BY JOHANNAH COICHY
As you further your commitment to the active practice of anti-racism, I hope these resources might offer just a glimpse into all of the nuances and intricacies of the Black identity. All of these issues and publications are linked below and available for free to read on Issuu!
By Underground Sketchbook
Underground Sketchbook Zine – Volume 1: This zine is dedicated to black women. Read the stories of 11 black women who have been killed by law enforcement. Know their names. See their faces. Remember their stories. Anti-copyright.
By Shades of Noir (@shadesofnoir_)
How are women and non-binary folk portrayed in black history? Is this representation fair? What does this mean to the mediatization of black history month? Black History month is celebrated across the nation. However, it seems to mainly focus on the historical achievements of male activists. “The most unprivileged person in America is the Black woman”. Black women and Non-binary folk are thriving and surviving everyday, but their achievements are not celebrated enough. Yes, civil rights may exist, but black lives are taken everyday due to the existence of anti-blackness. Even in movements like #BlackLivesMatter there seems to be a lack of media attention towards women (including trans women) and the non-binary folks’ struggle. Today we want to celebrate women and non-binary identities in black history and remember the diverse activism that paved the way for today’s generation. We shall hear from influential people who are trailblazing a path for the next generation.
By MelaNation Zine (@melanation.zine)
“In 1951, the Sojourners for Truth and Justice wrote, “A Call to Negro Women’’ to protest the violence, racism, and sexism that Black women experience. Around 130 Black women joined them in Washington, DC to demand justice, safety, and freedom. In this zine, Mariame Kaba and Ashley Farmer write essays about the significance of the Sojourners for Truth and Justice in the development of Black feminism and the legacy of Black women freedom fighters.”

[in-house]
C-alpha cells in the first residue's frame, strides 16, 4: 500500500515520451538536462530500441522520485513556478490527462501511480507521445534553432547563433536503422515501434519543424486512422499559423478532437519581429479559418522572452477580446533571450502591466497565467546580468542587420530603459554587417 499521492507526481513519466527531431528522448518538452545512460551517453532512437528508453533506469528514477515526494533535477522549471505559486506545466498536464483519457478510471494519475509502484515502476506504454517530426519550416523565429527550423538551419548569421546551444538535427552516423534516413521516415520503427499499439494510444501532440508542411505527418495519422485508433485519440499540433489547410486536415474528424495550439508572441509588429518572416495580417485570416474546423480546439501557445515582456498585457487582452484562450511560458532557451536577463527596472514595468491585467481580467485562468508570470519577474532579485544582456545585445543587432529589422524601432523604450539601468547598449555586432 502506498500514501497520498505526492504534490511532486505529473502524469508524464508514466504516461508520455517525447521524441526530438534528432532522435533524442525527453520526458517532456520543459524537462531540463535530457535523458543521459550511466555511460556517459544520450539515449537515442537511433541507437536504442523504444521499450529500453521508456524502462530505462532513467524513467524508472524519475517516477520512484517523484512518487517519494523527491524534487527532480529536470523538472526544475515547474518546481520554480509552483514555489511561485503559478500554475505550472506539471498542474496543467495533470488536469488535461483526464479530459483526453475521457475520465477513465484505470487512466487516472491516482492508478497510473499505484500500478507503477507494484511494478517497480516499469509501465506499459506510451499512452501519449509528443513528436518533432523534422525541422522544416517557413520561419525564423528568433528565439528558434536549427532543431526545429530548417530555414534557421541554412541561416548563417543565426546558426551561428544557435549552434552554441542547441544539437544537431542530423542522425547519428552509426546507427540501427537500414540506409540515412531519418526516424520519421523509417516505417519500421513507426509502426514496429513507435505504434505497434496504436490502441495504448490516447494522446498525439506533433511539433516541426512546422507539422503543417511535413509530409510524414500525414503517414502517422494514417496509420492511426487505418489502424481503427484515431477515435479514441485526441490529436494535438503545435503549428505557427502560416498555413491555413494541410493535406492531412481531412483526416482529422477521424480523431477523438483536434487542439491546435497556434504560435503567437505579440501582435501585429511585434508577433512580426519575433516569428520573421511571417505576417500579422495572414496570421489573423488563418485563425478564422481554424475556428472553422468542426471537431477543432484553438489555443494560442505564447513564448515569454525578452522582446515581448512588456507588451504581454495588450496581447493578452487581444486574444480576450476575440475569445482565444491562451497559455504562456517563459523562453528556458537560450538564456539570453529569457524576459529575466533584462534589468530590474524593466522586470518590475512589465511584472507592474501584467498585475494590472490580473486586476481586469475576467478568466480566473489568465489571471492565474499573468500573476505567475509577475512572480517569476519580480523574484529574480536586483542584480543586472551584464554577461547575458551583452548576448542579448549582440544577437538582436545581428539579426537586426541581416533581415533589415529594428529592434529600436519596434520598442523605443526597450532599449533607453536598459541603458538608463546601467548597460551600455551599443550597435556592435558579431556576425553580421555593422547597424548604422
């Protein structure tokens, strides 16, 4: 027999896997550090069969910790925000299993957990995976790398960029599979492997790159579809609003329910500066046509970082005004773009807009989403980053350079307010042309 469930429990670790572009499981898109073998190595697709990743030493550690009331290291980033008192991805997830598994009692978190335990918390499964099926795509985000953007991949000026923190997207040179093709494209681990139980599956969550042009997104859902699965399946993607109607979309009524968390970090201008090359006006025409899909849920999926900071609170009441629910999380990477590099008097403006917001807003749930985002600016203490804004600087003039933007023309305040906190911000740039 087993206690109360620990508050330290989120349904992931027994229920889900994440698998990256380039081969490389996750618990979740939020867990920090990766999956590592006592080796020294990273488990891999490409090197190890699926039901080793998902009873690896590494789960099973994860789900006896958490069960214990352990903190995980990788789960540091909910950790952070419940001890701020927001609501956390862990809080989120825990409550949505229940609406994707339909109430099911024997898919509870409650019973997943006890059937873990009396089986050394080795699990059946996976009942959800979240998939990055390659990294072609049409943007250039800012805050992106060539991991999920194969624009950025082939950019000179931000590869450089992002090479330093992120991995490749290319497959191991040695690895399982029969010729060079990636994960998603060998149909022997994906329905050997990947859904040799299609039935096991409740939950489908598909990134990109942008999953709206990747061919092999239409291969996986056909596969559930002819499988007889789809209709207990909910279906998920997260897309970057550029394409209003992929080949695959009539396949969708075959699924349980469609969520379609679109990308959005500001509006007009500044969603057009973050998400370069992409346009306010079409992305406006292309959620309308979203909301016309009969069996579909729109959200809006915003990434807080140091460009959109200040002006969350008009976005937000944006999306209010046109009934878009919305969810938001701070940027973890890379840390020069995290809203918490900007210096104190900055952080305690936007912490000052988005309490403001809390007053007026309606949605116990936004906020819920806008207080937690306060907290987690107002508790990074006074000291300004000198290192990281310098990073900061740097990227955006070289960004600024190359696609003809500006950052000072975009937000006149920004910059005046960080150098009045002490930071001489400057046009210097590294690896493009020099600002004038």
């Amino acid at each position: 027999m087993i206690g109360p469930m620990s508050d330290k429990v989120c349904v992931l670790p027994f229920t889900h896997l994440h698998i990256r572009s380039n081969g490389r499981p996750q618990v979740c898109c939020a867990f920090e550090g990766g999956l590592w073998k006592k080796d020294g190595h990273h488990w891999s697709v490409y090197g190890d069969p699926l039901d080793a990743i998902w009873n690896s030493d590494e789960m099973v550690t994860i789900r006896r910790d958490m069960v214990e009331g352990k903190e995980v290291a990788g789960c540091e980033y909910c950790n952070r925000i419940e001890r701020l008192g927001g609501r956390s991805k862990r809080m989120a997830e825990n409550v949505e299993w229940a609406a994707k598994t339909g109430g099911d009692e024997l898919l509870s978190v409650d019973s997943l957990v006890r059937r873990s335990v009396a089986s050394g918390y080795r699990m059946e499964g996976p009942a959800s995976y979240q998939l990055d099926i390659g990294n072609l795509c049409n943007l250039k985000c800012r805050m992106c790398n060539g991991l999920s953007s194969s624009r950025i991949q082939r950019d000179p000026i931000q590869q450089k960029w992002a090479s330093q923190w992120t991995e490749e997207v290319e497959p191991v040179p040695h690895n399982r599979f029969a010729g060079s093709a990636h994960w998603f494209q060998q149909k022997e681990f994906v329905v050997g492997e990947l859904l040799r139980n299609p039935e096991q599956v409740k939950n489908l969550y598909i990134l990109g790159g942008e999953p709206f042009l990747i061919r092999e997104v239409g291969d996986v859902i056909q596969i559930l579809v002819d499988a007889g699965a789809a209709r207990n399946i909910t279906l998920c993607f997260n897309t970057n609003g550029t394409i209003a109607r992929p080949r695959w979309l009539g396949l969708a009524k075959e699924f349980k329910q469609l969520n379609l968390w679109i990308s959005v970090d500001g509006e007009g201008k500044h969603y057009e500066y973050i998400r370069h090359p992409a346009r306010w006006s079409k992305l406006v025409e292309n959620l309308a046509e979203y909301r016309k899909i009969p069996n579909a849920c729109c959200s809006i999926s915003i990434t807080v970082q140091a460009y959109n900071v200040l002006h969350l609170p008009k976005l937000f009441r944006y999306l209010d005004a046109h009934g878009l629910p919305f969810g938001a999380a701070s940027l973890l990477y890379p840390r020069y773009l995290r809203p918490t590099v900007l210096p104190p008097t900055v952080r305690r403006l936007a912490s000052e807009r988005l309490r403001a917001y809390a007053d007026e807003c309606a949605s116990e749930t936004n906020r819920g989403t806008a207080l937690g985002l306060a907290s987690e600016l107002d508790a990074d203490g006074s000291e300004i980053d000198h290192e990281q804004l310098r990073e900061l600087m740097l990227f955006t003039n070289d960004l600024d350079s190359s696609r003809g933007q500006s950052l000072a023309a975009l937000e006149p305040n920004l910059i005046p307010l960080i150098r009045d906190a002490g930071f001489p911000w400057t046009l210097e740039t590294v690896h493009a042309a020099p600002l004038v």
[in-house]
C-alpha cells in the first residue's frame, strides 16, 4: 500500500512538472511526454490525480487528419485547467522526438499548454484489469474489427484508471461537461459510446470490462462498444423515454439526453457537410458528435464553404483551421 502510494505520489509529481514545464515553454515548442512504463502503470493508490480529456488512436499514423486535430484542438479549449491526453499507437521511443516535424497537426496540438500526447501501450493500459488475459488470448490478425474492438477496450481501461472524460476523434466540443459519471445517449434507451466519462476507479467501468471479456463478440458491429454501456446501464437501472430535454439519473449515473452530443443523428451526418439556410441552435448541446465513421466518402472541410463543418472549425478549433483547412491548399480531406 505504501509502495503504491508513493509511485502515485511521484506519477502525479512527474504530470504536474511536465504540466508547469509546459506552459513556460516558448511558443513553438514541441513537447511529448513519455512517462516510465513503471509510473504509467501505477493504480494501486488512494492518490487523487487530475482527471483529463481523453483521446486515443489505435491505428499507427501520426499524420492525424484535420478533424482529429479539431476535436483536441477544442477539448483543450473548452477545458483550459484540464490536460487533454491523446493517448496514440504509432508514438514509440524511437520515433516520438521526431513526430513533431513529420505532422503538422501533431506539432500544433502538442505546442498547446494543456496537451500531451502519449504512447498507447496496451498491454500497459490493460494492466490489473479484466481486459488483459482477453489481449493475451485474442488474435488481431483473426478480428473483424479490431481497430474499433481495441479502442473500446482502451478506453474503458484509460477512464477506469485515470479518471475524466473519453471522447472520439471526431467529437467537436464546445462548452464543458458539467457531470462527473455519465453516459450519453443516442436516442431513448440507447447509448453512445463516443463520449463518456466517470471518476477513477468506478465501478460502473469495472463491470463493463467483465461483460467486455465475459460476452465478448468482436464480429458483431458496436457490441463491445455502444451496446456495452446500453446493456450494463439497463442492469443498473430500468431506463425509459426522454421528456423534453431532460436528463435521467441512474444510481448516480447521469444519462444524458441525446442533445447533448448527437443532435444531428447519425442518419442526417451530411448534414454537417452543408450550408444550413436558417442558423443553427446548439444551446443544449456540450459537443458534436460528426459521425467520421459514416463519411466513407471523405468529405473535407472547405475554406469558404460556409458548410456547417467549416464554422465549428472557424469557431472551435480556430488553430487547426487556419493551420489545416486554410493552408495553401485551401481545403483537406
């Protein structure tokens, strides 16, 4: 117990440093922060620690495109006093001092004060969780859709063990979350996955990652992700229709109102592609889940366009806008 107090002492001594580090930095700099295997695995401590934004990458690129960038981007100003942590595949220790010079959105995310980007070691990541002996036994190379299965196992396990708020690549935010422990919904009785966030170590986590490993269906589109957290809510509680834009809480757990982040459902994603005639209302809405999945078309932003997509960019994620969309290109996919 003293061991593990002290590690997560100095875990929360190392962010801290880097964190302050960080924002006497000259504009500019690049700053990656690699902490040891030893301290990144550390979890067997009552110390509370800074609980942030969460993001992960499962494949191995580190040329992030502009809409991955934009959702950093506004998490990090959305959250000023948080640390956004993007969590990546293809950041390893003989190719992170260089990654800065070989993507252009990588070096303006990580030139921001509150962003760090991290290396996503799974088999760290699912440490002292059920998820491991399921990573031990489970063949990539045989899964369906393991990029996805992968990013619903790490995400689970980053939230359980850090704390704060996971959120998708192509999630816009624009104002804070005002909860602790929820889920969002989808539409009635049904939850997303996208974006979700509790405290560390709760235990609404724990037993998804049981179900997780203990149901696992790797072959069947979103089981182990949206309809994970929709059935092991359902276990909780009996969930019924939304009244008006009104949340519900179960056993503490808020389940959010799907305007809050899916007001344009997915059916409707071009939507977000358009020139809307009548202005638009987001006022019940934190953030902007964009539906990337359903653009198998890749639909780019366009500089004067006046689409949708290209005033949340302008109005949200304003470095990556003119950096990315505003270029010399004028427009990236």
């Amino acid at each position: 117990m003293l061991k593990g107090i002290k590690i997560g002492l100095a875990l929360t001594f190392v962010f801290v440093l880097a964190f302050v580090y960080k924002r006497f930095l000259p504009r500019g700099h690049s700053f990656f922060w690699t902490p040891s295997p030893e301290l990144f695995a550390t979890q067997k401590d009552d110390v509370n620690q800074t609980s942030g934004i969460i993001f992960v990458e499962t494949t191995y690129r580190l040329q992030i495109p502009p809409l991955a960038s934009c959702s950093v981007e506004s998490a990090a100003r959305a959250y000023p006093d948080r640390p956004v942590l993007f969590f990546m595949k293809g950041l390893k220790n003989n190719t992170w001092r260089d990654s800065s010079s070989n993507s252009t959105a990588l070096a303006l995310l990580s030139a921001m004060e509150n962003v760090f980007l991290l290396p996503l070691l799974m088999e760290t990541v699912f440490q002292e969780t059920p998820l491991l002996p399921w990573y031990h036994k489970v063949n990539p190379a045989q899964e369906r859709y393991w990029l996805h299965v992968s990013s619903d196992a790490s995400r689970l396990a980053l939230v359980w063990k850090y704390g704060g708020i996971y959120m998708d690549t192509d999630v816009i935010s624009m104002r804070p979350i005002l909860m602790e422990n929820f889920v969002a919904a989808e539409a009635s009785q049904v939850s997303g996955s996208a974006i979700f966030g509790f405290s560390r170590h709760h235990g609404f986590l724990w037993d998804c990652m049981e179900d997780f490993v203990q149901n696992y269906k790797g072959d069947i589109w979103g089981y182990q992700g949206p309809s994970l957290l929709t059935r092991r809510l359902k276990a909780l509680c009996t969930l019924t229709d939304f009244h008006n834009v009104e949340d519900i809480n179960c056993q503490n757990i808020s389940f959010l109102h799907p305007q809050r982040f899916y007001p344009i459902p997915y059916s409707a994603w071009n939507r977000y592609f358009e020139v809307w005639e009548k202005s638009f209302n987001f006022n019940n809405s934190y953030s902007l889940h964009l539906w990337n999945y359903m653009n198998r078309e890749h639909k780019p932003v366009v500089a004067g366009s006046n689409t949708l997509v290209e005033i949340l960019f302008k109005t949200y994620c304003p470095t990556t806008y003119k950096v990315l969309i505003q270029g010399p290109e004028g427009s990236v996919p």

By Shotgun Seamstress Zine (@potterybyosa)
Drawing influence from Audre Lorde’s collection of essays and speeches, titled “Sister Outsider,” this zine celebrates art created by Black queers, punks, and feminists. Defining “outsider art” as “the creative work of self-taught artists that exists largely outside of the mainstream art work” the zine pays homage to influential figures of the Black queer punk movement whom it labels “outsider artists,” such as Vaginal Davis and Adee Roberson.
By Hunter Shackelford (@huntythelion)
Before They Kill Me First is a zine calling out Black cisgender men who seek to kill Black trans folks, Black queer folks, Black women, Black children, and Black people. This zine was written, illustrated, and designed by Hunter Shackelford (@huntythelion).
By Chaos and Comrades (@chaosandcomrades)
Our first SCRAPBOOK features Jess Guilbeaux, a Black lesbian woman who appeared on Season 3 of Netflix’s Queer Eye and brought the issue of LGBTQ youth homelessness to audiences around the world. We grapple with three facets of Jess’ identity— Blackness, Queerness and Family— and explore the meaning of rejection and “chosen families” for young LGBTQ people.
By Black, Queer and Intersectional Columbus (@bqic.ohio)
ONYX: On Pride as queer, trans, and intersex people of color. ONYX is the second zine brought to you by Black, Queer and Intersectional Columbus (BQIC). BQIC is a grassroots community organization in Central Ohio that works towards the liberation of Black LGBTQIA+ people from all walks of life through direct action, community organizing, education on our issues, and creating spaces to uplift Black and queer voices.
By Ayoka and 33 Carats (@33caratswebzine)
The same way that some people have a hard time understanding the concepts of #BlackLivesMatter or #BlackGirlMagic, some won’t understand #BlackJoy: Don’t all people deserve to feel joy? What is so specific about the type of joy felt by Black people? We could go on and on about the wonderful stories shared by our contributors, through their words and art but we prefer you to explore it for yourself. In a world that would rather share stories of Black trauma, we have decided to make this zine a beautiful celebration of Blackness. Help us share the joy by sending this zine to your friends and igniting discussions on what joy means to you, with the tag: #blackjoyzine.